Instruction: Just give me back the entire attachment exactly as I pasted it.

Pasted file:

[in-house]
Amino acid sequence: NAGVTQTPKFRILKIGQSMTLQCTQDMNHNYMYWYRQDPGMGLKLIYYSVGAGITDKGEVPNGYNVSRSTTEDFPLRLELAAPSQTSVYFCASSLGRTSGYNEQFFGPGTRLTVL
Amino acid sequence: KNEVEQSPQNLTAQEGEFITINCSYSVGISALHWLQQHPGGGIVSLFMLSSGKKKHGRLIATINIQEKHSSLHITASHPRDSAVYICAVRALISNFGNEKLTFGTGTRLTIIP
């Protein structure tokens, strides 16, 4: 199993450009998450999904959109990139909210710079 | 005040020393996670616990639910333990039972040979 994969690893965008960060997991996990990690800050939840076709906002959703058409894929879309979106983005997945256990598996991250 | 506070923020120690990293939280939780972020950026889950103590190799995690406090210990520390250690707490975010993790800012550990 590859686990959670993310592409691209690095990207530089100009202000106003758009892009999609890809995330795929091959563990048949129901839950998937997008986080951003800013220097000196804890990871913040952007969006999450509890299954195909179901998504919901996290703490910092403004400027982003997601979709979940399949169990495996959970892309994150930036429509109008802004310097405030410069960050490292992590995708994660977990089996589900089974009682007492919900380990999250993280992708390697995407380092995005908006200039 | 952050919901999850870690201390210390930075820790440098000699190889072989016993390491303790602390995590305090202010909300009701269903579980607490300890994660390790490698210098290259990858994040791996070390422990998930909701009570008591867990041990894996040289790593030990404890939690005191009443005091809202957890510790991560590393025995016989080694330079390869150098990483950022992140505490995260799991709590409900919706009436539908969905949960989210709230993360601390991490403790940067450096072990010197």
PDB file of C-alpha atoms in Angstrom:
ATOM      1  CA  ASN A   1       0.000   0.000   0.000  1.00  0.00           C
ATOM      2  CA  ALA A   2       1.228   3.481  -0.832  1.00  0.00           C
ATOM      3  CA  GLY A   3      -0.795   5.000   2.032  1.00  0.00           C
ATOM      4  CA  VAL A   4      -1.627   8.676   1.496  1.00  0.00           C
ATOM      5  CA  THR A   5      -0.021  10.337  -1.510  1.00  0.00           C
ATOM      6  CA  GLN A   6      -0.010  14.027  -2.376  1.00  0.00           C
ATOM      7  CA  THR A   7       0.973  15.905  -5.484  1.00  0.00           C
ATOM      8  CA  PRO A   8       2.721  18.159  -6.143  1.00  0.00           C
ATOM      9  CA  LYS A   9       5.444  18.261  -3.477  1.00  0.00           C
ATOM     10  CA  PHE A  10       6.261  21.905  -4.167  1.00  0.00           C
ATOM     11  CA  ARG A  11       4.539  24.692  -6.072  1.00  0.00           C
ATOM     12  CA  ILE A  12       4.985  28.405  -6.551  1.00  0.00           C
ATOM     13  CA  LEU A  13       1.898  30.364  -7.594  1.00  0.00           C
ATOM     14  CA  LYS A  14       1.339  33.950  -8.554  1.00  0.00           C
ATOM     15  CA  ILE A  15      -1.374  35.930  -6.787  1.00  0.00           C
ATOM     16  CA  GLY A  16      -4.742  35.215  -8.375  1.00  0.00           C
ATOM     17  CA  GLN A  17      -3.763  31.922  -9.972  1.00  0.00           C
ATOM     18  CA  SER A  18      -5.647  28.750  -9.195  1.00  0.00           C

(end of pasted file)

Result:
[in-house]
Amino acid sequence: NAGVTQTPKFRILKIGQSMTLQCTQDMNHNYMYWYRQDPGMGLKLIYYSVGAGITDKGEVPNGYNVSRSTTEDFPLRLELAAPSQTSVYFCASSLGRTSGYNEQFFGPGTRLTVL
Amino acid sequence: KNEVEQSPQNLTAQEGEFITINCSYSVGISALHWLQQHPGGGIVSLFMLSSGKKKHGRLIATINIQEKHSSLHITASHPRDSAVYICAVRALISNFGNEKLTFGTGTRLTIIP
């Protein structure tokens, strides 16, 4: 199993450009998450999904959109990139909210710079 | 005040020393996670616990639910333990039972040979 994969690893965008960060997991996990990690800050939840076709906002959703058409894929879309979106983005997945256990598996991250 | 506070923020120690990293939280939780972020950026889950103590190799995690406090210990520390250690707490975010993790800012550990 590859686990959670993310592409691209690095990207530089100009202000106003758009892009999609890809995330795929091959563990048949129901839950998937997008986080951003800013220097000196804890990871913040952007969006999450509890299954195909179901998504919901996290703490910092403004400027982003997601979709979940399949169990495996959970892309994150930036429509109008802004310097405030410069960050490292992590995708994660977990089996589900089974009682007492919900380990999250993280992708390697995407380092995005908006200039 | 952050919901999850870690201390210390930075820790440098000699190889072989016993390491303790602390995590305090202010909300009701269903579980607490300890994660390790490698210098290259990858994040791996070390422990998930909701009570008591867990041990894996040289790593030990404890939690005191009443005091809202957890510790991560590393025995016989080694330079390869150098990483950022992140505490995260799991709590409900919706009436539908969905949960989210709230993360601390991490403790940067450096072990010197």
PDB file of C-alpha atoms in Angstrom:
ATOM      1  CA  ASN A   1       0.000   0.000   0.000  1.00  0.00           C
ATOM      2  CA  ALA A   2       1.228   3.481  -0.832  1.00  0.00           C
ATOM      3  CA  GLY A   3      -0.795   5.000   2.032  1.00  0.00           C
ATOM      4  CA  VAL A   4      -1.627   8.676   1.496  1.00  0.00           C
ATOM      5  CA  THR A   5      -0.021  10.337  -1.510  1.00  0.00           C
ATOM      6  CA  GLN A   6      -0.010  14.027  -2.376  1.00  0.00           C
ATOM      7  CA  THR A   7       0.973  15.905  -5.484  1.00  0.00           C
ATOM      8  CA  PRO A   8       2.721  18.159  -6.143  1.00  0.00           C
ATOM      9  CA  LYS A   9       5.444  18.261  -3.477  1.00  0.00           C
ATOM     10  CA  PHE A  10       6.261  21.905  -4.167  1.00  0.00           C
ATOM     11  CA  ARG A  11       4.539  24.692  -6.072  1.00  0.00           C
ATOM     12  CA  ILE A  12       4.985  28.405  -6.551  1.00  0.00           C
ATOM     13  CA  LEU A  13       1.898  30.364  -7.594  1.00  0.00           C
ATOM     14  CA  LYS A  14       1.339  33.950  -8.554  1.00  0.00           C
ATOM     15  CA  ILE A  15      -1.374  35.930  -6.787  1.00  0.00           C
ATOM     16  CA  GLY A  16      -4.742  35.215  -8.375  1.00  0.00           C
ATOM     17  CA  GLN A  17      -3.763  31.922  -9.972  1.00  0.00           C
ATOM     18  CA  SER A  18      -5.647  28.750  -9.195  1.00  0.00           C